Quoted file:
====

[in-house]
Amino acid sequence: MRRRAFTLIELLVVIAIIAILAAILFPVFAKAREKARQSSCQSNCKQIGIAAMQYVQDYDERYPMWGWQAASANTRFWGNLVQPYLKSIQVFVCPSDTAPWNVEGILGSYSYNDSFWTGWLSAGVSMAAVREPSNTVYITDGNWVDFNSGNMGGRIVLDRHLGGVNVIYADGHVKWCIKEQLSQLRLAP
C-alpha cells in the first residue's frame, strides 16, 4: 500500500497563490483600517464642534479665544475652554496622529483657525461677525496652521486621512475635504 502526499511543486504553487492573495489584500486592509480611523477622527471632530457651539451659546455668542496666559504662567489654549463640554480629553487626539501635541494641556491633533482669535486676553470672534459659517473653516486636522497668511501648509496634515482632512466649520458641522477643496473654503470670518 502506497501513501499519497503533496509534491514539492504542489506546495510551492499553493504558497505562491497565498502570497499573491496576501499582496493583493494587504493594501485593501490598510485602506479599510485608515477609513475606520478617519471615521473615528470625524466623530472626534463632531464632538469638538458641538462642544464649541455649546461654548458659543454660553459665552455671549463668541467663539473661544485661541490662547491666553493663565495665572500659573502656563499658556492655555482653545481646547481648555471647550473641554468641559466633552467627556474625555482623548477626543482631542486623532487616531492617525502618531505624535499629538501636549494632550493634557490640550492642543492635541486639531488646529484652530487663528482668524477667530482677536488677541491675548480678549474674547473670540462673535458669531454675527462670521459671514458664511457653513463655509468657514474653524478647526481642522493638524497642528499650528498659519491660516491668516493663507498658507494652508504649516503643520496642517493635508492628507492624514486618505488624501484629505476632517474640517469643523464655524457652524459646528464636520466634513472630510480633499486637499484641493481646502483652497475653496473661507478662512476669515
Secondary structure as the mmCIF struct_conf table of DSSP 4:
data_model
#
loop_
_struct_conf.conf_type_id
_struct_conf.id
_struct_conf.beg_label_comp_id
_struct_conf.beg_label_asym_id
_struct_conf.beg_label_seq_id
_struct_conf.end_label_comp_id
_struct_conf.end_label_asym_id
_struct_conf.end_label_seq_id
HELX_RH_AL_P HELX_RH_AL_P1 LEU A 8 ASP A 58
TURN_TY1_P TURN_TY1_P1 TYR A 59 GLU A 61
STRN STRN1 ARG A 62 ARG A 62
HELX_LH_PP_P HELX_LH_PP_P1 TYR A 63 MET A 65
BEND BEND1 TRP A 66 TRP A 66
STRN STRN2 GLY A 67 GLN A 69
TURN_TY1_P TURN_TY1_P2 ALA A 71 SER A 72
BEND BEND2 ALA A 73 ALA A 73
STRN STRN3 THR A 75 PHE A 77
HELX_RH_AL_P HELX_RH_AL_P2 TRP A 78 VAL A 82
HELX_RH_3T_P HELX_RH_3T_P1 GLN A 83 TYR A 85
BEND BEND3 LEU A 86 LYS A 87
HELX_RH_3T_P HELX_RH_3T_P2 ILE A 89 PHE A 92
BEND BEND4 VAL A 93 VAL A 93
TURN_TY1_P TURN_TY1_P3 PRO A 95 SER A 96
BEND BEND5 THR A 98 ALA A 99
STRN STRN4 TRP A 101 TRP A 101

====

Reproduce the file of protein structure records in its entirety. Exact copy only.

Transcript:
[in-house]
Amino acid sequence: MRRRAFTLIELLVVIAIIAILAAILFPVFAKAREKARQSSCQSNCKQIGIAAMQYVQDYDERYPMWGWQAASANTRFWGNLVQPYLKSIQVFVCPSDTAPWNVEGILGSYSYNDSFWTGWLSAGVSMAAVREPSNTVYITDGNWVDFNSGNMGGRIVLDRHLGGVNVIYADGHVKWCIKEQLSQLRLAP
C-alpha cells in the first residue's frame, strides 16, 4: 500500500497563490483600517464642534479665544475652554496622529483657525461677525496652521486621512475635504 502526499511543486504553487492573495489584500486592509480611523477622527471632530457651539451659546455668542496666559504662567489654549463640554480629553487626539501635541494641556491633533482669535486676553470672534459659517473653516486636522497668511501648509496634515482632512466649520458641522477643496473654503470670518 502506497501513501499519497503533496509534491514539492504542489506546495510551492499553493504558497505562491497565498502570497499573491496576501499582496493583493494587504493594501485593501490598510485602506479599510485608515477609513475606520478617519471615521473615528470625524466623530472626534463632531464632538469638538458641538462642544464649541455649546461654548458659543454660553459665552455671549463668541467663539473661544485661541490662547491666553493663565495665572500659573502656563499658556492655555482653545481646547481648555471647550473641554468641559466633552467627556474625555482623548477626543482631542486623532487616531492617525502618531505624535499629538501636549494632550493634557490640550492642543492635541486639531488646529484652530487663528482668524477667530482677536488677541491675548480678549474674547473670540462673535458669531454675527462670521459671514458664511457653513463655509468657514474653524478647526481642522493638524497642528499650528498659519491660516491668516493663507498658507494652508504649516503643520496642517493635508492628507492624514486618505488624501484629505476632517474640517469643523464655524457652524459646528464636520466634513472630510480633499486637499484641493481646502483652497475653496473661507478662512476669515
Secondary structure as the mmCIF struct_conf table of DSSP 4:
data_model
#
loop_
_struct_conf.conf_type_id
_struct_conf.id
_struct_conf.beg_label_comp_id
_struct_conf.beg_label_asym_id
_struct_conf.beg_label_seq_id
_struct_conf.end_label_comp_id
_struct_conf.end_label_asym_id
_struct_conf.end_label_seq_id
HELX_RH_AL_P HELX_RH_AL_P1 LEU A 8 ASP A 58
TURN_TY1_P TURN_TY1_P1 TYR A 59 GLU A 61
STRN STRN1 ARG A 62 ARG A 62
HELX_LH_PP_P HELX_LH_PP_P1 TYR A 63 MET A 65
BEND BEND1 TRP A 66 TRP A 66
STRN STRN2 GLY A 67 GLN A 69
TURN_TY1_P TURN_TY1_P2 ALA A 71 SER A 72
BEND BEND2 ALA A 73 ALA A 73
STRN STRN3 THR A 75 PHE A 77
HELX_RH_AL_P HELX_RH_AL_P2 TRP A 78 VAL A 82
HELX_RH_3T_P HELX_RH_3T_P1 GLN A 83 TYR A 85
BEND BEND3 LEU A 86 LYS A 87
HELX_RH_3T_P HELX_RH_3T_P2 ILE A 89 PHE A 92
BEND BEND4 VAL A 93 VAL A 93
TURN_TY1_P TURN_TY1_P3 PRO A 95 SER A 96
BEND BEND5 THR A 98 ALA A 99
STRN STRN4 TRP A 101 TRP A 101